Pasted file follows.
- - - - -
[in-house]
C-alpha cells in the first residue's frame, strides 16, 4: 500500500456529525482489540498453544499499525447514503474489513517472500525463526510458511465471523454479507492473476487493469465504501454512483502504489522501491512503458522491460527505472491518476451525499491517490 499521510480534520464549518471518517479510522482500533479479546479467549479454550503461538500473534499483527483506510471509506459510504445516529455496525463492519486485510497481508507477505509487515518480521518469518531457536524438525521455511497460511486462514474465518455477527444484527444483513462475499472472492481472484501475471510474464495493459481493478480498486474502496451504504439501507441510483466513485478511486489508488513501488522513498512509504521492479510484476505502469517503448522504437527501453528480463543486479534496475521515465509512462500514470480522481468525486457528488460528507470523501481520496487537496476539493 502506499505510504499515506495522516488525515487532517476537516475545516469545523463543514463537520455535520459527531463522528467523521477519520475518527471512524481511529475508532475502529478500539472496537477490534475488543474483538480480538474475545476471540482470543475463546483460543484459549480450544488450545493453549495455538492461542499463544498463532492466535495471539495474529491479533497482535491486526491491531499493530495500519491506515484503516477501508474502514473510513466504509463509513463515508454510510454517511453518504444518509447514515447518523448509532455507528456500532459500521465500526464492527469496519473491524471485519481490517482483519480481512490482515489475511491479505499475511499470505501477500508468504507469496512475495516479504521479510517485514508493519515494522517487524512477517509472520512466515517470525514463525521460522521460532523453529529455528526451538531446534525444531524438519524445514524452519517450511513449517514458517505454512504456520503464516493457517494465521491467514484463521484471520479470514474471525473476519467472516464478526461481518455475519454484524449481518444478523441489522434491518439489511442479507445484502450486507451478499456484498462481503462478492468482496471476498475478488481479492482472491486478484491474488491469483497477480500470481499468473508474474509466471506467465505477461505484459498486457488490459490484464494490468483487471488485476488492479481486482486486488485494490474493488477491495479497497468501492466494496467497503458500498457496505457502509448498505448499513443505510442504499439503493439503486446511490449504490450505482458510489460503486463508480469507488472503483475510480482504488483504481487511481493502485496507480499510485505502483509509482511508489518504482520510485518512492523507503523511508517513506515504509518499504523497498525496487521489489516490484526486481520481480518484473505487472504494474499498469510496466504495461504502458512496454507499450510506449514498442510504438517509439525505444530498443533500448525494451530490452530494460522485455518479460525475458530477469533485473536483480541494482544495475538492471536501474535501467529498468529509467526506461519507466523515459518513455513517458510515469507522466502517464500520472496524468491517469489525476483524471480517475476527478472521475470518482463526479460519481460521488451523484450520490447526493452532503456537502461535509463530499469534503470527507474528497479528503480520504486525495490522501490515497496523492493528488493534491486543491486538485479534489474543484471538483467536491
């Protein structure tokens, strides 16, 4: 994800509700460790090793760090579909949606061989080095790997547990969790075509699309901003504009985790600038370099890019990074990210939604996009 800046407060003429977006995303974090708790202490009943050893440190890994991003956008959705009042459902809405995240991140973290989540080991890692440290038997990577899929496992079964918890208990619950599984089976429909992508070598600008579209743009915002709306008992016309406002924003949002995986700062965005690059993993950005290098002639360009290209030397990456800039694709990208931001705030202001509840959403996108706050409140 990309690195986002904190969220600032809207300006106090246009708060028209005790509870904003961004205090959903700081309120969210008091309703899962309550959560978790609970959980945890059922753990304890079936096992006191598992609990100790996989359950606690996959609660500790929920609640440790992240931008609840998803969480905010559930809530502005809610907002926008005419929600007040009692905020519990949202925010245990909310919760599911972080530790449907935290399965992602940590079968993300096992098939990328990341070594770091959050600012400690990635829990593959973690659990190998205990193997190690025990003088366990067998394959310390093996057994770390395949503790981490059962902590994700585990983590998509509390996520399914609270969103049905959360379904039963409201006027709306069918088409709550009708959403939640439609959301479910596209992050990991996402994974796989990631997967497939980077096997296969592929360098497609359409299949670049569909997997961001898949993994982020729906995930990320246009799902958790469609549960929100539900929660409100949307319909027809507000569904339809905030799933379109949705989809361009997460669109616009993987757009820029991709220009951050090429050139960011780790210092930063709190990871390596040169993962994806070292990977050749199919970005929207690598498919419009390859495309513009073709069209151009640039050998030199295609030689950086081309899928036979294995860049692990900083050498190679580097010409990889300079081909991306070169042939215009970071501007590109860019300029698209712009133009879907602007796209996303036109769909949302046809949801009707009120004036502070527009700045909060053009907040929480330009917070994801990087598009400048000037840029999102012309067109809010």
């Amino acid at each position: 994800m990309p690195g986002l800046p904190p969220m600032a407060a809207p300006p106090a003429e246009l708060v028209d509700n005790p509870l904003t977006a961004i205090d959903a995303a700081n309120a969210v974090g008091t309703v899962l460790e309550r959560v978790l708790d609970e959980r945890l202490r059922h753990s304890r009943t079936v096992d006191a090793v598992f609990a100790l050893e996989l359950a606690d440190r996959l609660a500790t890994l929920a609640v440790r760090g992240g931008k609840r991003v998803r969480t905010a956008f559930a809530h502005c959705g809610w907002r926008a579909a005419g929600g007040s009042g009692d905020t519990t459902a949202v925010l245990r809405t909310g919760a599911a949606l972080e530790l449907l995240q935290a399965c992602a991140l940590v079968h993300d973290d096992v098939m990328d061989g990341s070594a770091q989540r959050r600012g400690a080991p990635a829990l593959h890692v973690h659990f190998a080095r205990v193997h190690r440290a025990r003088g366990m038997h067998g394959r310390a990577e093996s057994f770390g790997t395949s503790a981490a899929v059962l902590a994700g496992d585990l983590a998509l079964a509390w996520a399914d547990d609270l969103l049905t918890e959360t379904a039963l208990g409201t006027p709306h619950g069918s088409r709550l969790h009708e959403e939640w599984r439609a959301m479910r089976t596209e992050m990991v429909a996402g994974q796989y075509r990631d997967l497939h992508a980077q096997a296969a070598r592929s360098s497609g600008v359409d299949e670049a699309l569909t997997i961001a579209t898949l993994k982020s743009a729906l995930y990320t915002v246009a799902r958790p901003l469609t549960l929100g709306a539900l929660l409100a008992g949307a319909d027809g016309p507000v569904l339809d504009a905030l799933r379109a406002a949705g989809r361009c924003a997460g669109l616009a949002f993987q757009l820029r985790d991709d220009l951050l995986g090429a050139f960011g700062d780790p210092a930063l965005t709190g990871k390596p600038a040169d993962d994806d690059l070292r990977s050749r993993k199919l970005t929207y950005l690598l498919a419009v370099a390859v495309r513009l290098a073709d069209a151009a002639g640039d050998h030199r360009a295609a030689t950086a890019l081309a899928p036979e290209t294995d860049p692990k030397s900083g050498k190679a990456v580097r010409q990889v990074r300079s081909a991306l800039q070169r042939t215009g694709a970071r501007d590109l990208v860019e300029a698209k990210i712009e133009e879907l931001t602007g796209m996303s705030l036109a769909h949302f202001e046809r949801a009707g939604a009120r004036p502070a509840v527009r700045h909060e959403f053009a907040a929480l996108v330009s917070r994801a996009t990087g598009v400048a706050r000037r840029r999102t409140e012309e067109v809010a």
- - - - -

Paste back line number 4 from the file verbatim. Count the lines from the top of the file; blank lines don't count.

């Amino acid at each position: 994800m990309p690195g986002l800046p904190p969220m600032a407060a809207p300006p106090a003429e246009l708060v028209d509700n005790p509870l904003t977006a961004i205090d959903a995303a700081n309120a969210v974090g008091t309703v899962l460790e309550r959560v978790l708790d609970e959980r945890l202490r059922h753990s304890r009943t079936v096992d006191a090793v598992f609990a100790l050893e996989l359950a606690d440190r996959l609660a500790t890994l929920a609640v440790r760090g992240g931008k609840r991003v998803r969480t905010a956008f559930a809530h502005c959705g809610w907002r926008a579909a005419g929600g007040s009042g009692d905020t519990t459902a949202v925010l245990r809405t909310g919760a599911a949606l972080e530790l449907l995240q935290a399965c992602a991140l940590v079968h993300d973290d096992v098939m990328d061989g990341s070594a770091q989540r959050r600012g400690a080991p990635a829990l593959h890692v973690h659990f190998a080095r205990v193997h190690r440290a025990r003088g366990m038997h067998g394959r310390a990577e093996s057994f770390g790997t395949s503790a981490a899929v059962l902590a994700g496992d585990l983590a998509l079964a509390w996520a399914d547990d609270l969103l049905t918890e959360t379904a039963l208990g409201t006027p709306h619950g069918s088409r709550l969790h009708e959403e939640w599984r439609a959301m479910r089976t596209e992050m990991v429909a996402g994974q796989y075509r990631d997967l497939h992508a980077q096997a296969a070598r592929s360098s497609g600008v359409d299949e670049a699309l569909t997997i961001a579209t898949l993994k982020s743009a729906l995930y990320t915002v246009a799902r958790p901003l469609t549960l929100g709306a539900l929660l409100a008992g949307a319909d027809g016309p507000v569904l339809d504009a905030l799933r379109a406002a949705g989809r361009c924003a997460g669109l616009a949002f993987q757009l820029r985790d991709d220009l951050l995986g090429a050139f960011g700062d780790p210092a930063l965005t709190g990871k390596p600038a040169d993962d994806d690059l070292r990977s050749r993993k199919l970005t929207y950005l690598l498919a419009v370099a390859v495309r513009l290098a073709d069209a151009a002639g640039d050998h030199r360009a295609a030689t950086a890019l081309a899928p036979e290209t294995d860049p692990k030397s900083g050498k190679a990456v580097r010409q990889v990074r300079s081909a991306l800039q070169r042939t215009g694709a970071r501007d590109l990208v860019e300029a698209k990210i712009e133009e879907l931001t602007g796209m996303s705030l036109a769909h949302f202001e046809r949801a009707g939604a009120r004036p502070a509840v527009r700045h909060e959403f053009a907040a929480l996108v330009s917070r994801a996009t990087g598009v400048a706050r000037r840029r999102t409140e012309e067109v809010a």